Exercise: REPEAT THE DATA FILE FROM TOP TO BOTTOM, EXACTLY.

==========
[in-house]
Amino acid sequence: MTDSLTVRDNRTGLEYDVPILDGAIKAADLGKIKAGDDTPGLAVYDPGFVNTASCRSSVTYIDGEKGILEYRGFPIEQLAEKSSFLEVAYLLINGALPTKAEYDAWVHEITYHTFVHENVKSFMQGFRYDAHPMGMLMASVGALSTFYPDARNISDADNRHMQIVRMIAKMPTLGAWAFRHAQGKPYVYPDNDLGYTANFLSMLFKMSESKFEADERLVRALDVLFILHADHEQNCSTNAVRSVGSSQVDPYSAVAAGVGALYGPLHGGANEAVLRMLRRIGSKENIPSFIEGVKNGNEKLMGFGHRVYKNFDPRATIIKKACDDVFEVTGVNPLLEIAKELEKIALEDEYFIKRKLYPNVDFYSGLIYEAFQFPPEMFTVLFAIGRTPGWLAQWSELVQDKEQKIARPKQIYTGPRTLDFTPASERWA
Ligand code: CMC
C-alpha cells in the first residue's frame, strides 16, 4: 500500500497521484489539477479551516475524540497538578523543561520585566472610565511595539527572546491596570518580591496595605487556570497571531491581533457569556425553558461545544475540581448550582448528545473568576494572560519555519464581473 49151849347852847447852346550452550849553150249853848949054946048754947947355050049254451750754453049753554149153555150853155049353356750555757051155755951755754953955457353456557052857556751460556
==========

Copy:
[in-house]
Amino acid sequence: MTDSLTVRDNRTGLEYDVPILDGAIKAADLGKIKAGDDTPGLAVYDPGFVNTASCRSSVTYIDGEKGILEYRGFPIEQLAEKSSFLEVAYLLINGALPTKAEYDAWVHEITYHTFVHENVKSFMQGFRYDAHPMGMLMASVGALSTFYPDARNISDADNRHMQIVRMIAKMPTLGAWAFRHAQGKPYVYPDNDLGYTANFLSMLFKMSESKFEADERLVRALDVLFILHADHEQNCSTNAVRSVGSSQVDPYSAVAAGVGALYGPLHGGANEAVLRMLRRIGSKENIPSFIEGVKNGNEKLMGFGHRVYKNFDPRATIIKKACDDVFEVTGVNPLLEIAKELEKIALEDEYFIKRKLYPNVDFYSGLIYEAFQFPPEMFTVLFAIGRTPGWLAQWSELVQDKEQKIARPKQIYTGPRTLDFTPASERWA
Ligand code: CMC
C-alpha cells in the first residue's frame, strides 16, 4: 500500500497521484489539477479551516475524540497538578523543561520585566472610565511595539527572546491596570518580591496595605487556570497571531491581533457569556425553558461545544475540581448550582448528545473568576494572560519555519464581473 49151849347852847447852346550452550849553150249853848949054946048754947947355050049254451750754453049753554149153555150853155049353356750555757051155755951755754953955457353456557052857556751460556